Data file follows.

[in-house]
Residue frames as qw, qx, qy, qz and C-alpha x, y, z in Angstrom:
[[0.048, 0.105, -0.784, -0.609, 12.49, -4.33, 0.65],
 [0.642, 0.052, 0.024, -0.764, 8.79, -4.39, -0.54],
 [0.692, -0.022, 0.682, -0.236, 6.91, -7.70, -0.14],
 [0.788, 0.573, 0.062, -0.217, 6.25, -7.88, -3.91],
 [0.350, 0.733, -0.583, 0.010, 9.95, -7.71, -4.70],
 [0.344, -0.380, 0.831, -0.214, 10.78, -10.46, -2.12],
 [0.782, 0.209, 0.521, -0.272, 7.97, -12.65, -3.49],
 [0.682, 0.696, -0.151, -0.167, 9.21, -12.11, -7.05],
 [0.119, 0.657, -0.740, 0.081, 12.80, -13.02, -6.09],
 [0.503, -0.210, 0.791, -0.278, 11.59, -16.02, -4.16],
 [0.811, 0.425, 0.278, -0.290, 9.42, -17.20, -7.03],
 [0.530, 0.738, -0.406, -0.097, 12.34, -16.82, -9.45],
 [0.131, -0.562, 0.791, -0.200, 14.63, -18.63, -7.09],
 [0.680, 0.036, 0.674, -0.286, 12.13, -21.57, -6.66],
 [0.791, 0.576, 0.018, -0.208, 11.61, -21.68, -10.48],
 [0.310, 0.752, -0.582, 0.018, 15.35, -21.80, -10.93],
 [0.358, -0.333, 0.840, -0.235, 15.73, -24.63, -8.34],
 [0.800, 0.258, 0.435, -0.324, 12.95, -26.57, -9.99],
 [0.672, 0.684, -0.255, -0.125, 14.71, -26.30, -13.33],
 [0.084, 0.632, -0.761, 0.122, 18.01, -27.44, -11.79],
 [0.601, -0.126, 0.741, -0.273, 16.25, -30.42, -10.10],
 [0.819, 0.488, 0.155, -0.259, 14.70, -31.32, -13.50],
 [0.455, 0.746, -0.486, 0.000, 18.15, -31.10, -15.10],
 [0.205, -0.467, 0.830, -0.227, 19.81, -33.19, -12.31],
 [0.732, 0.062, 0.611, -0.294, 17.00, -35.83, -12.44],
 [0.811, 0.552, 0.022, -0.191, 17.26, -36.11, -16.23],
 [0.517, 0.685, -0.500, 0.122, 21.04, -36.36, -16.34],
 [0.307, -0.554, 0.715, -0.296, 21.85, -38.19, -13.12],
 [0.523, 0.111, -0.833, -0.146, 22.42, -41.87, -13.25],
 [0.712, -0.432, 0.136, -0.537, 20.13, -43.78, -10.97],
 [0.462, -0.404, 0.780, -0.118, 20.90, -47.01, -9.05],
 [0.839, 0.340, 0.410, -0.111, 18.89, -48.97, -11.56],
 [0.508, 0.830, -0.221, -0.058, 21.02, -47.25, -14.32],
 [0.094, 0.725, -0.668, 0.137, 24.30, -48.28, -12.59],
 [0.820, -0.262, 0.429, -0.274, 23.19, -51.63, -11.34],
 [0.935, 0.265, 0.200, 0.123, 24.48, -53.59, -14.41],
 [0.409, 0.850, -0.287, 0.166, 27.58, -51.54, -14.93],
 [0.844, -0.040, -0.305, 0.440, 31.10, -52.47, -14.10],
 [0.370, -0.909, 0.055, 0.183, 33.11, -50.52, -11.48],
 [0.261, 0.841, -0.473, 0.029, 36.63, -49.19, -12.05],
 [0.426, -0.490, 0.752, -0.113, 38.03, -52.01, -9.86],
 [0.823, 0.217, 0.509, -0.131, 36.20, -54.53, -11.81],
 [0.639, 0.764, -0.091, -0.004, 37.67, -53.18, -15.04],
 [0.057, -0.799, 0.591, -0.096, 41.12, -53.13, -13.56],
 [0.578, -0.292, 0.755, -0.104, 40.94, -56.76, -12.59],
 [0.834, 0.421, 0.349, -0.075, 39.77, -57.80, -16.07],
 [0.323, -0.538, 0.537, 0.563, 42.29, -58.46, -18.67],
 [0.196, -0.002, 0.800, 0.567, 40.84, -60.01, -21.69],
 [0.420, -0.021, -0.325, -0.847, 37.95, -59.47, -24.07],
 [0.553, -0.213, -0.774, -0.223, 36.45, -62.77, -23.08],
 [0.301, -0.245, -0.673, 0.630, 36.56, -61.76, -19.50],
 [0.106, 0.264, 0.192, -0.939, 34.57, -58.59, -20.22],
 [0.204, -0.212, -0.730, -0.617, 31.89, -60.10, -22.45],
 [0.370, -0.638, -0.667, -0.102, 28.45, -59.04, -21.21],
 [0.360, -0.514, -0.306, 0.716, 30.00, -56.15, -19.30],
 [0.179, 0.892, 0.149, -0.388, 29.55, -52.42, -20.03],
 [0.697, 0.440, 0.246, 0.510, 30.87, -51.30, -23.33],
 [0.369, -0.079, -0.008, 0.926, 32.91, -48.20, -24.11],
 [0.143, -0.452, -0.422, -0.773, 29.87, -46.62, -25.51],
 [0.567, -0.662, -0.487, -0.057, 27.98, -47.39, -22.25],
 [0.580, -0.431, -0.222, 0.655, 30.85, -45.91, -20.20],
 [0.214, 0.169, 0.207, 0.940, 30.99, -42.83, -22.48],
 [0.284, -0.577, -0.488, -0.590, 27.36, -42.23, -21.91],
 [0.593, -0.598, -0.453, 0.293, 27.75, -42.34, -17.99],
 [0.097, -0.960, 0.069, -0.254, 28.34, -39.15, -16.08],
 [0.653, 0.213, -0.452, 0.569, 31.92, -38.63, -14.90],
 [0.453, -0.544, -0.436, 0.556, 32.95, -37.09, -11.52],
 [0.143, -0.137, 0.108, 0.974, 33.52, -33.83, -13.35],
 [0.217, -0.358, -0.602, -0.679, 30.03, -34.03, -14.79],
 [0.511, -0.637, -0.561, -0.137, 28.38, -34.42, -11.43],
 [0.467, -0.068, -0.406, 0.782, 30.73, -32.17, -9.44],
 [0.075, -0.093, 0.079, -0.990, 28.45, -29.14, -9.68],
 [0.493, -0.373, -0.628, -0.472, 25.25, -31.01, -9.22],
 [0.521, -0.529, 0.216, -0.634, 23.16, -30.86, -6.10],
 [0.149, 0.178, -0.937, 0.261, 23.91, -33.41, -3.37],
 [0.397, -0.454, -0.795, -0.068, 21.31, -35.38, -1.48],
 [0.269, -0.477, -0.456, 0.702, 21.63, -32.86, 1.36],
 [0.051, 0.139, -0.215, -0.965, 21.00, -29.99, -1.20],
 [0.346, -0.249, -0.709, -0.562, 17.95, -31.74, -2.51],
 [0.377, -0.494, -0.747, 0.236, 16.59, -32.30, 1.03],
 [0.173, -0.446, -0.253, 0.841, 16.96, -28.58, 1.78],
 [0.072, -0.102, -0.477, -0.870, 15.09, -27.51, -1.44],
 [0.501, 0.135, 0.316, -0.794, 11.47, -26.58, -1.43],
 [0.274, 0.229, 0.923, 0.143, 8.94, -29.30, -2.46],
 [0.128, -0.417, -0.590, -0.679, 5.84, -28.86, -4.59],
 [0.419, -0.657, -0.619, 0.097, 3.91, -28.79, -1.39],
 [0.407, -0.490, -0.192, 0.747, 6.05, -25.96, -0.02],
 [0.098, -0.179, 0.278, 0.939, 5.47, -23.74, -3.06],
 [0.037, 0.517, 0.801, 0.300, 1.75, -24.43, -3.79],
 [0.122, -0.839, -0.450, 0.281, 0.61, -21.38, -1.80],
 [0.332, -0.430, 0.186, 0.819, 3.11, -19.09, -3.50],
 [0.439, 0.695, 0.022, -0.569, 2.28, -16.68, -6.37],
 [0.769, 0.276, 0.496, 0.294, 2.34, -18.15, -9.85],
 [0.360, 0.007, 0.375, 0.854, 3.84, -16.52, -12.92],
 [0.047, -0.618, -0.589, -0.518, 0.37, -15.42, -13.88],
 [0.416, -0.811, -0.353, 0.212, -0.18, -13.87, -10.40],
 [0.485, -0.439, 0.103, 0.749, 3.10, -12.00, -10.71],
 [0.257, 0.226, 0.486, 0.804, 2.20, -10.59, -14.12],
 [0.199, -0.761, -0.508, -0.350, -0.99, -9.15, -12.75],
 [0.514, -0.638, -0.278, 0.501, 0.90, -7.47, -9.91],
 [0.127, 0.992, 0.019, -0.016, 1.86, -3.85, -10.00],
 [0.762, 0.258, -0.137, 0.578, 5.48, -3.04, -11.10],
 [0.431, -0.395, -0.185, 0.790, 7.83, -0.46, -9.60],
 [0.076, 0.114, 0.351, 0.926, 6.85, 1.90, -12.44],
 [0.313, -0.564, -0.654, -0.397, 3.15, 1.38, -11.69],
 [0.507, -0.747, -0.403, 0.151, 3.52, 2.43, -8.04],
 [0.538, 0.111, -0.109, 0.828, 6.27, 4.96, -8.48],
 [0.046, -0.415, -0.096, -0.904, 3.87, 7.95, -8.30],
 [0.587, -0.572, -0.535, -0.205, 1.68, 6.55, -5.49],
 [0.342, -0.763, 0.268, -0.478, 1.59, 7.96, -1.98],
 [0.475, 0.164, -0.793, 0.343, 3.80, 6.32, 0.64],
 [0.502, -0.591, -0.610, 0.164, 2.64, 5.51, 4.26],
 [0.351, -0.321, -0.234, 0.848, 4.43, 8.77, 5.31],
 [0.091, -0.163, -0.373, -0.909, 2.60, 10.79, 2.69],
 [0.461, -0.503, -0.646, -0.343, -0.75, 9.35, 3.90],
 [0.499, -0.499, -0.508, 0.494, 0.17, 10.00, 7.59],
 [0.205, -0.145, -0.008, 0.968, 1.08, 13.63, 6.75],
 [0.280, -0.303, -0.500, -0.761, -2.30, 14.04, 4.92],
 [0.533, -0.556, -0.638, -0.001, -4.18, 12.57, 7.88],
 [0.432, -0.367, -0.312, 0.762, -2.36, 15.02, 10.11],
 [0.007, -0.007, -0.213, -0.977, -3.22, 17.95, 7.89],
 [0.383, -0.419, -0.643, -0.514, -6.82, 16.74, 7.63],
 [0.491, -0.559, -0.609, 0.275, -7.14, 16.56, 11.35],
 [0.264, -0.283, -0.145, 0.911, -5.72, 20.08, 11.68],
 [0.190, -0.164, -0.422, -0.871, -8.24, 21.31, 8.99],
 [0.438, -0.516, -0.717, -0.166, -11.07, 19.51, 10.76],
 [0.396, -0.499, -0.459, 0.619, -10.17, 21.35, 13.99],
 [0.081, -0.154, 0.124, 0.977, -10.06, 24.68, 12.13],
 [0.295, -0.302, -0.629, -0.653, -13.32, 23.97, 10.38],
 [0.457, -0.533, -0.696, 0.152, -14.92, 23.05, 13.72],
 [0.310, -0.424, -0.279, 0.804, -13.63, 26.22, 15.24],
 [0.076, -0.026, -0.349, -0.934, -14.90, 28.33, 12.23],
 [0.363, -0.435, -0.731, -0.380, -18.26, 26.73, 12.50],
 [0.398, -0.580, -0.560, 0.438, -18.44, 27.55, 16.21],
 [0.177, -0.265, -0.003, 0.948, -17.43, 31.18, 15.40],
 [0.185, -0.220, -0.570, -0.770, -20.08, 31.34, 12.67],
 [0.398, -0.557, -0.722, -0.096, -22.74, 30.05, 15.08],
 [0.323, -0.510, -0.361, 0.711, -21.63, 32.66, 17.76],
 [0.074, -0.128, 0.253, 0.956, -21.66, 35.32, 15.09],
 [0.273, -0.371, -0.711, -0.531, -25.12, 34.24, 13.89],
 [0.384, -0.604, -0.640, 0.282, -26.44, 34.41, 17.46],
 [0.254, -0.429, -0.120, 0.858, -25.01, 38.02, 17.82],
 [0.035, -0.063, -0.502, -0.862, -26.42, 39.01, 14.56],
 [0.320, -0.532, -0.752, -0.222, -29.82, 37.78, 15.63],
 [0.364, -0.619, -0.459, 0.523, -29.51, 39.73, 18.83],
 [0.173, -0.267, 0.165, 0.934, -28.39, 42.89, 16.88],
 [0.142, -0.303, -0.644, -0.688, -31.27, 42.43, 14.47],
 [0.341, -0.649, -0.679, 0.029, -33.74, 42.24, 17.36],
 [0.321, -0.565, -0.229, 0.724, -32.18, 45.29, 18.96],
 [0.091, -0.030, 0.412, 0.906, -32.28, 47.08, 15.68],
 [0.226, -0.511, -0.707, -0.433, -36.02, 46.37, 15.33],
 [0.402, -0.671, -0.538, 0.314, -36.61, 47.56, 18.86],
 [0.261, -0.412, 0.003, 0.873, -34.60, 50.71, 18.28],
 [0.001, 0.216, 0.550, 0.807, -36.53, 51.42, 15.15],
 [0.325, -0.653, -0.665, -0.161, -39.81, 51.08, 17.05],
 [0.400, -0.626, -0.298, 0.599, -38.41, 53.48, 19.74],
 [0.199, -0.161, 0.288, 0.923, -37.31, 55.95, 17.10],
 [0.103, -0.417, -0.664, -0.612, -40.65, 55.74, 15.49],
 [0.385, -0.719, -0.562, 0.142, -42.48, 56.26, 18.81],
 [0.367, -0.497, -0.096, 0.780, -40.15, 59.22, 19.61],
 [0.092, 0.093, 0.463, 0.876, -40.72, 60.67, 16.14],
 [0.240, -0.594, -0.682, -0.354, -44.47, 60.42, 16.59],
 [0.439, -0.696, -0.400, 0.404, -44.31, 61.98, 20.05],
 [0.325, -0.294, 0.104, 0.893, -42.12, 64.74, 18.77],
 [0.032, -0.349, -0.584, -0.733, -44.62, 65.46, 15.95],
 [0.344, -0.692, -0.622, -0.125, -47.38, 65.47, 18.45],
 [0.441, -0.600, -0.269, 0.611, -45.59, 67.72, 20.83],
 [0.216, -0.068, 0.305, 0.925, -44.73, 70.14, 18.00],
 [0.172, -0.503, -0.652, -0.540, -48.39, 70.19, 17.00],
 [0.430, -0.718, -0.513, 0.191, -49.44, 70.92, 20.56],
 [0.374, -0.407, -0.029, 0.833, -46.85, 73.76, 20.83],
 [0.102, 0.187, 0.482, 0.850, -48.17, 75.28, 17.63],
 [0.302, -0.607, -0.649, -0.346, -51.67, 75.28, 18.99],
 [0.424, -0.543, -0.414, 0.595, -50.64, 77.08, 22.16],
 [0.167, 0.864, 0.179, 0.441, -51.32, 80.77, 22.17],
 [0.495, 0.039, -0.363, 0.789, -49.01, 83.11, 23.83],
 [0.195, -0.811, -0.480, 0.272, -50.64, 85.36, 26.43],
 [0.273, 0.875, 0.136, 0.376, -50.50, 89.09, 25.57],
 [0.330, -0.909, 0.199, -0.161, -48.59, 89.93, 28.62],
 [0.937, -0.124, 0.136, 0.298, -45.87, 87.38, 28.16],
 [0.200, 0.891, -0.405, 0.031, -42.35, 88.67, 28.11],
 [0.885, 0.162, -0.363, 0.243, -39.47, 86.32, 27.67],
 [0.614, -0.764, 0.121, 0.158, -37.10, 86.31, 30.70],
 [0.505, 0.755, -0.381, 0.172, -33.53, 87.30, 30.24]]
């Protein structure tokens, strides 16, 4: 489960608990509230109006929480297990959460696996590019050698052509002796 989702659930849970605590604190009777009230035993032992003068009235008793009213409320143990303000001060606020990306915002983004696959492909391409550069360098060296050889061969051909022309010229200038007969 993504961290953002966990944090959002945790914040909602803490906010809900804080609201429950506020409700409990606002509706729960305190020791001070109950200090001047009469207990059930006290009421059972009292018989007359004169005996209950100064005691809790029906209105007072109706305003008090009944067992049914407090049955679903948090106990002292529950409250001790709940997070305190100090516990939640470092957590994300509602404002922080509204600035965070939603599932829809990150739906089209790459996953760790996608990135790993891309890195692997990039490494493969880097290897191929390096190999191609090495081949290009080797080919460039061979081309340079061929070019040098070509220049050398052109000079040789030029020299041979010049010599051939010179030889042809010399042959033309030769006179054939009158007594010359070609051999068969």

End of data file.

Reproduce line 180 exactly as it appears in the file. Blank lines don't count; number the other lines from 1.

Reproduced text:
 [0.273, 0.875, 0.136, 0.376, -50.50, 89.09, 25.57],